Sensient Technologies, a global colors, flavors, and fragrances company, has acquired Mazza Innovation, a Canadian startup with a novel method of extracting plant-based ingredients for the food & beverage, cosmetic and pharmaceutical industries.
Mazza, which was founded in 2011, has developed an environmentally-responsible method for extracting bioactive compounds including polyphenols, alkaloids, glycosides, and specialty carbohydrates. Dubbed the “PhytoClean Method” it uses only water and no solvents and Mazza says it enables its clients to “offer consumers a declaration of clean ingredients.”
“This acquisition is extremely significant for Sensient and our customers,” said Paul Manning, chairman, president and CEO of Sensient Technologies. “The combination of our color and flavor expertise, and Mazza’s revolutionary technology, will allow us to conduct extraction from natural plant sources using environmentally friendly extraction methods…instead of traditional chemical solvents. This technology will enable us to work with leading food, cosmetics, and nutraceutical brands to create cost-effective, clean label products that deliver on consumer expectations for taste, color, and functionality.”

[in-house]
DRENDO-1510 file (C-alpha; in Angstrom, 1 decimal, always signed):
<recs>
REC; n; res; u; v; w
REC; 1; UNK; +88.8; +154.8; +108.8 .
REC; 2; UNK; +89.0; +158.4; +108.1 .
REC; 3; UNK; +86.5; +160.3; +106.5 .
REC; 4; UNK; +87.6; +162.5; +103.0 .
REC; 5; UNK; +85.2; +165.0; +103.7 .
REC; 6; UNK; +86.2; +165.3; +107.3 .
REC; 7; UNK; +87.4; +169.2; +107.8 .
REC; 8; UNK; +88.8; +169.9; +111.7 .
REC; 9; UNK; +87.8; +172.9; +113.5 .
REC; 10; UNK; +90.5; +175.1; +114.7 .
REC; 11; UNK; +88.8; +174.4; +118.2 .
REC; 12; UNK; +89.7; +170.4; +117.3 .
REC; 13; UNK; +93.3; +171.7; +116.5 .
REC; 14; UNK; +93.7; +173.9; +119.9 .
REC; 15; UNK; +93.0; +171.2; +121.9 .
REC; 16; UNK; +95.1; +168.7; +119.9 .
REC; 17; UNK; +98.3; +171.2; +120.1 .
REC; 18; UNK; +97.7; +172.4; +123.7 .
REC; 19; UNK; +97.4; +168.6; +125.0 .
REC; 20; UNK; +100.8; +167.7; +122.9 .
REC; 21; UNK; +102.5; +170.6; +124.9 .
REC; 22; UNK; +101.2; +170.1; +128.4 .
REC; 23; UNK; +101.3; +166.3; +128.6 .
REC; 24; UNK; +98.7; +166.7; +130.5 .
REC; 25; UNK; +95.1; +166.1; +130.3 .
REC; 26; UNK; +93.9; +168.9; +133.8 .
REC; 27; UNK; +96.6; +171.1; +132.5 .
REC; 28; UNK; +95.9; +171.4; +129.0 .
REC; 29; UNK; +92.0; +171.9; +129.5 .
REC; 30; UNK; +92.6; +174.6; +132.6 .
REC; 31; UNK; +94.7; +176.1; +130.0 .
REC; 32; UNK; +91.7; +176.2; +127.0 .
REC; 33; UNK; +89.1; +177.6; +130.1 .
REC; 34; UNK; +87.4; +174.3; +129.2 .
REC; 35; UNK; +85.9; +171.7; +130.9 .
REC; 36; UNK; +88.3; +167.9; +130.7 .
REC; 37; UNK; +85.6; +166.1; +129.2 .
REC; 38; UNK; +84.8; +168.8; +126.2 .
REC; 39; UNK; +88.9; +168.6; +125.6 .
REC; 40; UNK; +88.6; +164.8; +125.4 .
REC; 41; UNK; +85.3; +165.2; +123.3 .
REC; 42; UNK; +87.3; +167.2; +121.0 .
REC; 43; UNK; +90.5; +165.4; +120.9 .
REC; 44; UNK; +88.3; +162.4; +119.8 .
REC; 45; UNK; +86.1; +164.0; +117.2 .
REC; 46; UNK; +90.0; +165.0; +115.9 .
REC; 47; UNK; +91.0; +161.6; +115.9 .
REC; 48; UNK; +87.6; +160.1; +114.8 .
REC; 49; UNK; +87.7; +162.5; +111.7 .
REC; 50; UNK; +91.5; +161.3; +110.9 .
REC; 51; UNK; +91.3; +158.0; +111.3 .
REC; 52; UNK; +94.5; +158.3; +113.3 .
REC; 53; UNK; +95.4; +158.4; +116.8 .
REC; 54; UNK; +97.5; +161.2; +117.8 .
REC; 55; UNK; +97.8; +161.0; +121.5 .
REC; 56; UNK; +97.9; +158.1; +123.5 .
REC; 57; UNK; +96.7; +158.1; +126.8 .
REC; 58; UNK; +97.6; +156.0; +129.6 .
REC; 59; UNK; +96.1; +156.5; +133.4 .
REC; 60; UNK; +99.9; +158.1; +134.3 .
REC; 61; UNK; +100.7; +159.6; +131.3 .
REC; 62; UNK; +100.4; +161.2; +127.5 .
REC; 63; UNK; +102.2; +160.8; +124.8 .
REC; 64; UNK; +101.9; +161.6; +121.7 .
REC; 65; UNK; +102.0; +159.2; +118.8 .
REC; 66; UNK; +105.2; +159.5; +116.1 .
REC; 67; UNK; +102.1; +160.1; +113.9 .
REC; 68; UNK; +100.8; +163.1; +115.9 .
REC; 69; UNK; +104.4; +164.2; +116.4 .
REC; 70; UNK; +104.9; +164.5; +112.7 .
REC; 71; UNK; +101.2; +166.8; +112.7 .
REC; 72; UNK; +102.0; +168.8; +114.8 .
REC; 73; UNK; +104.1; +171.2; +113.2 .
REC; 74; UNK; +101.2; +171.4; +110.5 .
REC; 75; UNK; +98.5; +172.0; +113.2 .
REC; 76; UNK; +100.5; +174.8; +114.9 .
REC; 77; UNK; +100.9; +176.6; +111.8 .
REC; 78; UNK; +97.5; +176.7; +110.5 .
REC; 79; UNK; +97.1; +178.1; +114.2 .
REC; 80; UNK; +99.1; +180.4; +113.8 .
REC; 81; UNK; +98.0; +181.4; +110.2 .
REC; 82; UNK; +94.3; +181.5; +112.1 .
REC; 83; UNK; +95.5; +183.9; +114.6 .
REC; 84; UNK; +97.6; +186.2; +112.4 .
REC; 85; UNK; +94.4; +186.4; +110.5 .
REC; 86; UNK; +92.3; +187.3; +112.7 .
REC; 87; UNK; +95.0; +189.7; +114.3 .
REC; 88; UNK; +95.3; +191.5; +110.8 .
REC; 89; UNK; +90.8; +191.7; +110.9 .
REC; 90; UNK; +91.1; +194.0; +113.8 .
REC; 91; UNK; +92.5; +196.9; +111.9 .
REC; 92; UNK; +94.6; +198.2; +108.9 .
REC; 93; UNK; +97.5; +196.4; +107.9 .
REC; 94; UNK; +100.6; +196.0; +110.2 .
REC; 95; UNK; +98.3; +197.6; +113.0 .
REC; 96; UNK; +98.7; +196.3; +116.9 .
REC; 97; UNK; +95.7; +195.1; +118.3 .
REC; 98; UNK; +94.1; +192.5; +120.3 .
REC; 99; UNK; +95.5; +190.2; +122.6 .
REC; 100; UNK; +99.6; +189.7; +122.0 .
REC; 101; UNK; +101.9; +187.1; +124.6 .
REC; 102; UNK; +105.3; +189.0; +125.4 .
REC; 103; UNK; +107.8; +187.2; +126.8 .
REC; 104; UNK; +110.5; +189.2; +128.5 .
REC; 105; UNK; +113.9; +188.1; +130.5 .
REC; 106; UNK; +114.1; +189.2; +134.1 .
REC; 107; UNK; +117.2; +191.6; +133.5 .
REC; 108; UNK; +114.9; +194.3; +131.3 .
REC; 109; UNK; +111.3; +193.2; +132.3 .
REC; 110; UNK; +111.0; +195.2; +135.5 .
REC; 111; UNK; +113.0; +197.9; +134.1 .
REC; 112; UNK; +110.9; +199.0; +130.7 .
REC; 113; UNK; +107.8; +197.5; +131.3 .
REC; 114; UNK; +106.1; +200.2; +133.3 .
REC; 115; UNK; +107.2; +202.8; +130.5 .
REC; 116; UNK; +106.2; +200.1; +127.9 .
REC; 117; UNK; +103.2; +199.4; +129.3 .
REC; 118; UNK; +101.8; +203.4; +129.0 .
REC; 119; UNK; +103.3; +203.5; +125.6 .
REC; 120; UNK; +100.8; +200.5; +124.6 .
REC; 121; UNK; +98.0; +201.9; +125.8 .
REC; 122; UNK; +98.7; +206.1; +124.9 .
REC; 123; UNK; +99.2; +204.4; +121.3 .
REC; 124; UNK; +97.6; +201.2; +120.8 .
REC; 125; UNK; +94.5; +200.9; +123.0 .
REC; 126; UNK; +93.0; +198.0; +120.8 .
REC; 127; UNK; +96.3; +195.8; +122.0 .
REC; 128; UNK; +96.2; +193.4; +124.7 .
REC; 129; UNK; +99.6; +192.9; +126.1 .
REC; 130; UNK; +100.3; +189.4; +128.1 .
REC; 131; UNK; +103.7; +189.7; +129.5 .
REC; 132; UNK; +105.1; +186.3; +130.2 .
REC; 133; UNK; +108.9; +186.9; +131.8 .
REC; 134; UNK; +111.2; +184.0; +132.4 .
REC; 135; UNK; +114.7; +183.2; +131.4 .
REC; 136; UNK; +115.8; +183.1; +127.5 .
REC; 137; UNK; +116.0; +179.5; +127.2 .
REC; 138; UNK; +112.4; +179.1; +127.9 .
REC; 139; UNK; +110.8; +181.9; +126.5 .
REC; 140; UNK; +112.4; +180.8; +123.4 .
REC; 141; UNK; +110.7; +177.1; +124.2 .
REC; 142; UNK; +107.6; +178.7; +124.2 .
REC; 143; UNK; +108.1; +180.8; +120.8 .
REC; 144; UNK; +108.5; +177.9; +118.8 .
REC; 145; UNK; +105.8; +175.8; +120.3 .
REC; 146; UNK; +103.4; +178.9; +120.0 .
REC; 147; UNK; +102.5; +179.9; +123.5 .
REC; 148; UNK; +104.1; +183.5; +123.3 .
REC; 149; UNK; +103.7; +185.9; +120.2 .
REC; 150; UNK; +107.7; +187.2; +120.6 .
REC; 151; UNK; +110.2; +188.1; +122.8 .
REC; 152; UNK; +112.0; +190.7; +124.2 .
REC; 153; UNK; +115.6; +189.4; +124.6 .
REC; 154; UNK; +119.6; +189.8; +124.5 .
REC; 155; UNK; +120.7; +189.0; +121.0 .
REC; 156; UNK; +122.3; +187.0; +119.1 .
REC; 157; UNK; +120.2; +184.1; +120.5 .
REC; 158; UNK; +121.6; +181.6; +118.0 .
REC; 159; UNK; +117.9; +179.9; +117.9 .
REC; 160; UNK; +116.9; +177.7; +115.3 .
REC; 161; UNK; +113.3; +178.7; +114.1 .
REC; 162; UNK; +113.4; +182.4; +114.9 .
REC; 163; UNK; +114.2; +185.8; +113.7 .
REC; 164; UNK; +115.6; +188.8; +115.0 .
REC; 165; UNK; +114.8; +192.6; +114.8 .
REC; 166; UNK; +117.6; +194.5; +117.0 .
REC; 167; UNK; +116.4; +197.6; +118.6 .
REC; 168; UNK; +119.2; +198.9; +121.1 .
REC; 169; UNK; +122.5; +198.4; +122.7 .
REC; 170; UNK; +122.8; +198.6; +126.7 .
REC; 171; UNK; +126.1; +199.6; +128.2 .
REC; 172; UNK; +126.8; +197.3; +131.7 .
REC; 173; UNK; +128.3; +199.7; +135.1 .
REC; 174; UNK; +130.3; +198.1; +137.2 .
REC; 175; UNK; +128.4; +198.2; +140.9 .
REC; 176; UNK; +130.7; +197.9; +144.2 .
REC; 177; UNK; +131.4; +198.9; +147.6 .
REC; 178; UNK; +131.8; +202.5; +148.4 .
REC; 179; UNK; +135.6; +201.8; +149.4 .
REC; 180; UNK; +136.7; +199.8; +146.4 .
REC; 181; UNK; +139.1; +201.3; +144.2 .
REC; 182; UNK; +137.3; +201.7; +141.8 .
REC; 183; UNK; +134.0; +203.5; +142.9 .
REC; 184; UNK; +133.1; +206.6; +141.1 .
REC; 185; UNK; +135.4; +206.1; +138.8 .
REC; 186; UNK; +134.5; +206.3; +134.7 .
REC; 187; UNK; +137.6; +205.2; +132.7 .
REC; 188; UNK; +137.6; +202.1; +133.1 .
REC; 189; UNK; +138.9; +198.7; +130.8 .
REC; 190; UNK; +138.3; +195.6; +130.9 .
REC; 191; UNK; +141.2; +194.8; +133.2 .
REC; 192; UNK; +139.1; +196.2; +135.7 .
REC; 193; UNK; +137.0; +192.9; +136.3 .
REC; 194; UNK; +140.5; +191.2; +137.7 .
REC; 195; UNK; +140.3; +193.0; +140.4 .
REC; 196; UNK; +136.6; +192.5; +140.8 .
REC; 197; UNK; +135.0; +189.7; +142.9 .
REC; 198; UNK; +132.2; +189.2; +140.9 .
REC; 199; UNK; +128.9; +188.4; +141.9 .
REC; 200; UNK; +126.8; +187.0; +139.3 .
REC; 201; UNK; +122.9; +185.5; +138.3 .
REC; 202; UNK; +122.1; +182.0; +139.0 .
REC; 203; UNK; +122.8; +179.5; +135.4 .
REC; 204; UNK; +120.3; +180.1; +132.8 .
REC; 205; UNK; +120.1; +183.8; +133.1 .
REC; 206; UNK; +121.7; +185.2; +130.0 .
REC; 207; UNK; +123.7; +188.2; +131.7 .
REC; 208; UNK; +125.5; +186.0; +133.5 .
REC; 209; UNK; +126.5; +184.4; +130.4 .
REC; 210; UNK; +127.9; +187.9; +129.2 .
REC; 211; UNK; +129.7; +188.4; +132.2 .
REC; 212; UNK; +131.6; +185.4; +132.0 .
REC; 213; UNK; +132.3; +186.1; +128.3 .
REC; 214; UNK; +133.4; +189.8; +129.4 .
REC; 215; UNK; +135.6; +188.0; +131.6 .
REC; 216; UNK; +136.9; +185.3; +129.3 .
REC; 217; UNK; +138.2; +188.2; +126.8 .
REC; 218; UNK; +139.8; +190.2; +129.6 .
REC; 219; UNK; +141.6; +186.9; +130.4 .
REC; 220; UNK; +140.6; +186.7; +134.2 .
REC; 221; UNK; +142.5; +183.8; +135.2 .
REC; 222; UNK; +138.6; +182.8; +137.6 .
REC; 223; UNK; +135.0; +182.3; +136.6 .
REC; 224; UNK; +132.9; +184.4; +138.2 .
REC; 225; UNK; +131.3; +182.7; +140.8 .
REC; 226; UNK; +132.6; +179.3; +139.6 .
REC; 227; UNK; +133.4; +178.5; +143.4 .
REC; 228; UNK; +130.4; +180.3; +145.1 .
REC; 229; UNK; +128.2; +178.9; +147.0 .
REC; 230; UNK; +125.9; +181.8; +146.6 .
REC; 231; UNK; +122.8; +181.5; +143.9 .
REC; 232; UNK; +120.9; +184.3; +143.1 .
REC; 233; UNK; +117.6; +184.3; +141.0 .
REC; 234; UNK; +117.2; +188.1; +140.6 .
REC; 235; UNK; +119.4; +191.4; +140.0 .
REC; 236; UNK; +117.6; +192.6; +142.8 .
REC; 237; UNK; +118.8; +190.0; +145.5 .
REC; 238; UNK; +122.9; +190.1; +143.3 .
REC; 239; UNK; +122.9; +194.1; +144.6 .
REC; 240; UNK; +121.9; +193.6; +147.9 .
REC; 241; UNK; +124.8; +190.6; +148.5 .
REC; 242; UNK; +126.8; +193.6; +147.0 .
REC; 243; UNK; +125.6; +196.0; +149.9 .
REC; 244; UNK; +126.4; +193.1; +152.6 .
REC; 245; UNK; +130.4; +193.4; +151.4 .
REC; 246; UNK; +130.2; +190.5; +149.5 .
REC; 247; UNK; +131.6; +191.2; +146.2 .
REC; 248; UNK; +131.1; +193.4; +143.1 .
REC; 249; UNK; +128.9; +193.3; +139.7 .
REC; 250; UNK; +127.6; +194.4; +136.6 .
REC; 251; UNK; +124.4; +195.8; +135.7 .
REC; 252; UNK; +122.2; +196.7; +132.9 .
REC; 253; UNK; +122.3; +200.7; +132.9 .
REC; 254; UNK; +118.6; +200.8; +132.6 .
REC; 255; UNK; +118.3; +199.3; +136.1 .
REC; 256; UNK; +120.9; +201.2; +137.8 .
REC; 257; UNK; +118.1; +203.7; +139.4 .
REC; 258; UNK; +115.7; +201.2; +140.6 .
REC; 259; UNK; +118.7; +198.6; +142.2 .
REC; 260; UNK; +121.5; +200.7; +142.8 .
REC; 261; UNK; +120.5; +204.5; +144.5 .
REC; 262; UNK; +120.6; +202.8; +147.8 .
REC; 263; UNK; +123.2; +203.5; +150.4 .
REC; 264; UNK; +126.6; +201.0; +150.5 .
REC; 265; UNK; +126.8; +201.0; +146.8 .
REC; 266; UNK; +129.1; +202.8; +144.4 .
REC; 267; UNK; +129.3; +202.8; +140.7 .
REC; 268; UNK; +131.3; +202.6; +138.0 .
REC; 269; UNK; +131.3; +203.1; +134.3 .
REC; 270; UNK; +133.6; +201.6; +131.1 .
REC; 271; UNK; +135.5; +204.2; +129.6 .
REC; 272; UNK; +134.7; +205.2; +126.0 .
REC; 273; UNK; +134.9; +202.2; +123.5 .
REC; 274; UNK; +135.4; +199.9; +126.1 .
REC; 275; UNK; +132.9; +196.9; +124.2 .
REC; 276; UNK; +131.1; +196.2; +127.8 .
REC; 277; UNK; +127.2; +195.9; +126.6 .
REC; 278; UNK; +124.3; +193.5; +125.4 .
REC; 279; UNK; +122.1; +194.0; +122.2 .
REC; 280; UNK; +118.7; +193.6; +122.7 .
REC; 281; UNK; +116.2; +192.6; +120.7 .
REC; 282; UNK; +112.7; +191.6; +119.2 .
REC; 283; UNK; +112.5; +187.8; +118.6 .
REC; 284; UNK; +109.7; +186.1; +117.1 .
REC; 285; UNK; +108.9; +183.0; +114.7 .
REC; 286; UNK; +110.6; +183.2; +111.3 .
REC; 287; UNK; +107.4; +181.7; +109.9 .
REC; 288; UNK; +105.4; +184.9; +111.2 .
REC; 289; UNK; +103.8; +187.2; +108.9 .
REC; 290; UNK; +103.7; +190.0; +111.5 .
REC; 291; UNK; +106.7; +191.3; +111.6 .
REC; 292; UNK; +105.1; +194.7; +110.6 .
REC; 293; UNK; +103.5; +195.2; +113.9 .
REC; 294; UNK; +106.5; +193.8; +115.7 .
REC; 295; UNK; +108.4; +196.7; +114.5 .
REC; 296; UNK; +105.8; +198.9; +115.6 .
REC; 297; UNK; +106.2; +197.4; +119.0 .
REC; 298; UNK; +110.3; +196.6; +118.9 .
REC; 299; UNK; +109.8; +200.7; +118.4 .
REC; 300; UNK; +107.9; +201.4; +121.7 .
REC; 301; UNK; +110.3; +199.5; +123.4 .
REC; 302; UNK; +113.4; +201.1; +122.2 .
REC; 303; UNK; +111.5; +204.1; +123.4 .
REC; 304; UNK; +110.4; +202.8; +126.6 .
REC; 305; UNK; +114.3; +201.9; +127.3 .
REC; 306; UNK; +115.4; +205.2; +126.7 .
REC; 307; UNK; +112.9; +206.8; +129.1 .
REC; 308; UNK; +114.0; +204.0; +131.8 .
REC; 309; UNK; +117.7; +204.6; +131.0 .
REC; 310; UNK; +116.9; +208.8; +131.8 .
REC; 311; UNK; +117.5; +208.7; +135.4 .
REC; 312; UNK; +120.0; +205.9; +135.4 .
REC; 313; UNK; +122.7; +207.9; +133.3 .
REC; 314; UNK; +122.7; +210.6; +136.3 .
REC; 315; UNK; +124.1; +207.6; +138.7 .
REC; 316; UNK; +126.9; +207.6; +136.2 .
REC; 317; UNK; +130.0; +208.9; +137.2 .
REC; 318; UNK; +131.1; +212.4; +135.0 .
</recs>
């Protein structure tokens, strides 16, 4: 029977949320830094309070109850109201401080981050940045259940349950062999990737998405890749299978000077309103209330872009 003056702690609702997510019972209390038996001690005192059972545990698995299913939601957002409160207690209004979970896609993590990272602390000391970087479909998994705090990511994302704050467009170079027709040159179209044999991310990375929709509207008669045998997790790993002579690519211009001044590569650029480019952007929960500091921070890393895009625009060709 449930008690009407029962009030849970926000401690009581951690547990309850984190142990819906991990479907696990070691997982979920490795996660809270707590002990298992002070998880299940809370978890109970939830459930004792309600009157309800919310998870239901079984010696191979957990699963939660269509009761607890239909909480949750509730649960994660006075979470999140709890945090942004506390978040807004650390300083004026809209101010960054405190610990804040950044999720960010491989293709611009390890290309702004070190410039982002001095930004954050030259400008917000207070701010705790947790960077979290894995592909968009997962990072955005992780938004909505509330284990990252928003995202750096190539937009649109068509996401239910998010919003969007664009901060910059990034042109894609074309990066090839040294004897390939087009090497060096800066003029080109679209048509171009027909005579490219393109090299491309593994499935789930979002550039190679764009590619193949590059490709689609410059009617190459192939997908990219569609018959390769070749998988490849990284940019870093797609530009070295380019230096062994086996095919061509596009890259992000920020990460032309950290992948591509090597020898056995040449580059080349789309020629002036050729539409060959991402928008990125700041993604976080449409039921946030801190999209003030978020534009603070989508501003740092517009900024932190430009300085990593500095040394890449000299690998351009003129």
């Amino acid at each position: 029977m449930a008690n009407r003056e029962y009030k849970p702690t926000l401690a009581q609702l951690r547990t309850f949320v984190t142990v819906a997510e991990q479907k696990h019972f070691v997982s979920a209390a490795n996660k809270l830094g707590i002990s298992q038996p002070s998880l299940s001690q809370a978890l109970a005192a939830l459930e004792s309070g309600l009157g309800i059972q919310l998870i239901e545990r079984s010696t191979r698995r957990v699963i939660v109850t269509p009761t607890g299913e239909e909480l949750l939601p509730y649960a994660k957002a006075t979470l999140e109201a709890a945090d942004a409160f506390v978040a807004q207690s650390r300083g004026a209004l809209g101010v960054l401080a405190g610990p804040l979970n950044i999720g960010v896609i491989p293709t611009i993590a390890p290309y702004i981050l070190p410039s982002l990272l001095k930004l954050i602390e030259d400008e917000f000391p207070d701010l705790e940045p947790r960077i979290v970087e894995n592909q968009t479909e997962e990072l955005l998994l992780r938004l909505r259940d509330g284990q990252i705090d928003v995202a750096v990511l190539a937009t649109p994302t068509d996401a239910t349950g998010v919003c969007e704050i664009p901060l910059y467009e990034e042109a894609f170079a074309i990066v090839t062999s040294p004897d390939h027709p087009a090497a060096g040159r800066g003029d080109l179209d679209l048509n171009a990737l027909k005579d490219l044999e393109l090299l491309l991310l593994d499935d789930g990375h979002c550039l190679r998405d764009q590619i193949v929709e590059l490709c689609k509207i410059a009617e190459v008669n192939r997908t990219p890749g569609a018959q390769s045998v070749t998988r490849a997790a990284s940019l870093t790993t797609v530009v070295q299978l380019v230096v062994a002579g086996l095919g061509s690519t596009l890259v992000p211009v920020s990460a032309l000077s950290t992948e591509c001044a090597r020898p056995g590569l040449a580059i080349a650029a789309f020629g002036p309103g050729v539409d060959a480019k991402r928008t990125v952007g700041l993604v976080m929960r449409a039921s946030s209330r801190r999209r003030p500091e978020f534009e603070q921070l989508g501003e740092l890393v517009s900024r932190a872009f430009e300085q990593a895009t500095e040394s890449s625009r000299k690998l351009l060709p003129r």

Investors in Mazza include Natural Products Canada, a non-profit, public-private partnership to support the commercialization of products from the country. NPC invested in Mazza in September of last year during a C$3 million financing round. The Canadian government also invested C$820k directly in January 2017.
Greenangel Energy, a clean tech investment firm, is also a shareholder investing in the startup in March 2012, according to Crunchbase.
Mazza Innovation’s founder and namesake Dr. Giuseppe Mazza is a food scientist who has published more than 200 research articles, five books, and more than 30 book chapters for the Functional Foods and Nutraceuticals Book Series he founded. He was named by the Institute for Scientific Information (ISI) as one of the world’s most cited and influential researchers in Agricultural Sciences in 2004 and 2014. “While his legacy in food science is firmly established, it is the more recent technology he developed as a Principal Food and Bioscience Research Scientist at Agriculture and Agri-Food Canada [the Canadian government’s agrifood department] that will have the most far-reaching social consequences,” reads the website.
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